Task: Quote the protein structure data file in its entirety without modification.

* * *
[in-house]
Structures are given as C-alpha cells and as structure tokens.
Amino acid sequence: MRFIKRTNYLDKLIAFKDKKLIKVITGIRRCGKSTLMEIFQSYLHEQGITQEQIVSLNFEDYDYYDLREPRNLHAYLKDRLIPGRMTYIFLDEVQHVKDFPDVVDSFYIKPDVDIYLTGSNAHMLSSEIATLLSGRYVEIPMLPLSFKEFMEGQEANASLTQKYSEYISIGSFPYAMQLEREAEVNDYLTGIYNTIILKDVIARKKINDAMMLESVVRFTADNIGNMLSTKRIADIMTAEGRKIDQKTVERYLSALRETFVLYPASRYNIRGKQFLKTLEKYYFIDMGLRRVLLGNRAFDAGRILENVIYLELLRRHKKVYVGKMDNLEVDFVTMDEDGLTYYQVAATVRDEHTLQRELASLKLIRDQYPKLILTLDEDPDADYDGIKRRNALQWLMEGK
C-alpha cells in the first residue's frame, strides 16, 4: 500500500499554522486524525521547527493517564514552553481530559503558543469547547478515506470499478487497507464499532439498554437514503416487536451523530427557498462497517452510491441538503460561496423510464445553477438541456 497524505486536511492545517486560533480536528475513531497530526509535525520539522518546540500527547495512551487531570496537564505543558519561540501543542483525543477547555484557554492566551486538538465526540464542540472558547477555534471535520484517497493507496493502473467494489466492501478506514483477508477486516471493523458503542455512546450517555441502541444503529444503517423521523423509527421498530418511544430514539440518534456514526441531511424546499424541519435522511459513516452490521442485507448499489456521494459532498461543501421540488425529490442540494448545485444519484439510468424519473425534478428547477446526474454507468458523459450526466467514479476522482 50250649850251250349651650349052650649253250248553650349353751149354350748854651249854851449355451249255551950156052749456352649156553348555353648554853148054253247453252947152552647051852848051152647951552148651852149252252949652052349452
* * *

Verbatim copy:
[in-house]
Structures are given as C-alpha cells and as structure tokens.
Amino acid sequence: MRFIKRTNYLDKLIAFKDKKLIKVITGIRRCGKSTLMEIFQSYLHEQGITQEQIVSLNFEDYDYYDLREPRNLHAYLKDRLIPGRMTYIFLDEVQHVKDFPDVVDSFYIKPDVDIYLTGSNAHMLSSEIATLLSGRYVEIPMLPLSFKEFMEGQEANASLTQKYSEYISIGSFPYAMQLEREAEVNDYLTGIYNTIILKDVIARKKINDAMMLESVVRFTADNIGNMLSTKRIADIMTAEGRKIDQKTVERYLSALRETFVLYPASRYNIRGKQFLKTLEKYYFIDMGLRRVLLGNRAFDAGRILENVIYLELLRRHKKVYVGKMDNLEVDFVTMDEDGLTYYQVAATVRDEHTLQRELASLKLIRDQYPKLILTLDEDPDADYDGIKRRNALQWLMEGK
C-alpha cells in the first residue's frame, strides 16, 4: 500500500499554522486524525521547527493517564514552553481530559503558543469547547478515506470499478487497507464499532439498554437514503416487536451523530427557498462497517452510491441538503460561496423510464445553477438541456 497524505486536511492545517486560533480536528475513531497530526509535525520539522518546540500527547495512551487531570496537564505543558519561540501543542483525543477547555484557554492566551486538538465526540464542540472558547477555534471535520484517497493507496493502473467494489466492501478506514483477508477486516471493523458503542455512546450517555441502541444503529444503517423521523423509527421498530418511544430514539440518534456514526441531511424546499424541519435522511459513516452490521442485507448499489456521494459532498461543501421540488425529490442540494448545485444519484439510468424519473425534478428547477446526474454507468458523459450526466467514479476522482 50250649850251250349651650349052650649253250248553650349353751149354350748854651249854851449355451249255551950156052749456352649156553348555353648554853148054253247453252947152552647051852848051152647951552148651852149252252949652052349452